Thursday, September 15, 2011


I often wonder how others in this profession reflect on their practice. How do we go about having those moments where we think about what we do? How do we evaluate them, assess them and then finally say yes that was good, it was bad, it was really bad, or it was the worst I have ever worked?

Recently I had a client tell me that they were not finding the process very helpful. I thought that was a straight forward, honest, blunt and probably accurate comment. I had just finished a busy day and was on call for an organisation to whom I contract. I have been on call non stop now for a long time. I was tired, very tired, but I felt obligated to take the call. I also know that, depending on the nature of the call some of them can present interesting challenges, but I know that I am often tuned in regardless of how tired I may be feeling. I need to say that waking up early in the morning when I am still waking up and attempt to sound interested when I am stark naked desperately trying to get dressed with one hand and sounding cool and in control so that I don’t further distress an already distressed client. I can remember feeling embarrassed as I hovered on one foot attempting to lower the weary leg into a large sleave which kind of resembled a singular trouser leg. I was so drowsy that I imagined the client witnessing this crazy act.

A part from the downright ludicrous such as the colleague who after returning from an overseas flight went straight to work and while with a client fell asleep. The client looking for self improvement at any level woke my colleague and told her that she just realised how boring she must be and that she needed to do something about that and as she was leaving thanked the worker for this valuable lesson. It just goes to show that if the client is focussed on success then it probably doesn’t matter what we do.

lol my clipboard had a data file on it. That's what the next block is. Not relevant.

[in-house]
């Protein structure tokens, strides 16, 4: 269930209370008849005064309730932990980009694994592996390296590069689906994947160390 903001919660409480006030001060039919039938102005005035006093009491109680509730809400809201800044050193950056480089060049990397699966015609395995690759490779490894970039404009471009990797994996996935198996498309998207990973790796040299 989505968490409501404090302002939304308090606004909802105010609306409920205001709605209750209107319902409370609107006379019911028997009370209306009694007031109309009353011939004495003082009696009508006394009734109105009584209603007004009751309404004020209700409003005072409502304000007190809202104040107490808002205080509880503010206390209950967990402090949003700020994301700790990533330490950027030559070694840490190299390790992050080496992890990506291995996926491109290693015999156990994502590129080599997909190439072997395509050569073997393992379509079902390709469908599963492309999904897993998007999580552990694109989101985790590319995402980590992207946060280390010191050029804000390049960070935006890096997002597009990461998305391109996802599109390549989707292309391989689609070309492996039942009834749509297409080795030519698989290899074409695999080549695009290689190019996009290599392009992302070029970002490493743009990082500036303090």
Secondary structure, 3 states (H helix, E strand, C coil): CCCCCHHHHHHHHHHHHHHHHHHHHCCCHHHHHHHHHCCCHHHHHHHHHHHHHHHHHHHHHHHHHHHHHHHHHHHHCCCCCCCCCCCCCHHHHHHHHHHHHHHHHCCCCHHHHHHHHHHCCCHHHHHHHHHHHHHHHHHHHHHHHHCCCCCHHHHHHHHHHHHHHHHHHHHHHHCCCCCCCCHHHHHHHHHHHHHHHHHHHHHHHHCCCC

However a process of reflection is something worth building into our practice. There is something stimulating about considering the work you have done and rejoicing in the good work you have done. But there are times as was with the client mentioned above I wasn’t perhaps doing my best work.

We need to be open to the idea that perhaps we are not as focussed as we should be and that from time to time we need someone to remind us that the work we are doing is not up to scratch. This doesn’t have to be the client but can be another worker or observer. How often though do we feel uncomfortable with that feedback? How indignant do we become that someone could find fault with the work we are doing. How arrogant and unhelpful it is to assume the the work we do should not be critiqued or that it is perfect and therefore without fault. How are we to learn if we don’t offer ourselves up for criticism. It saddens me to see professionals so resistant to being critiqued. It is damaging to the profession, the worker and the client for us not to receive the reflection we need in order to improve our practice.

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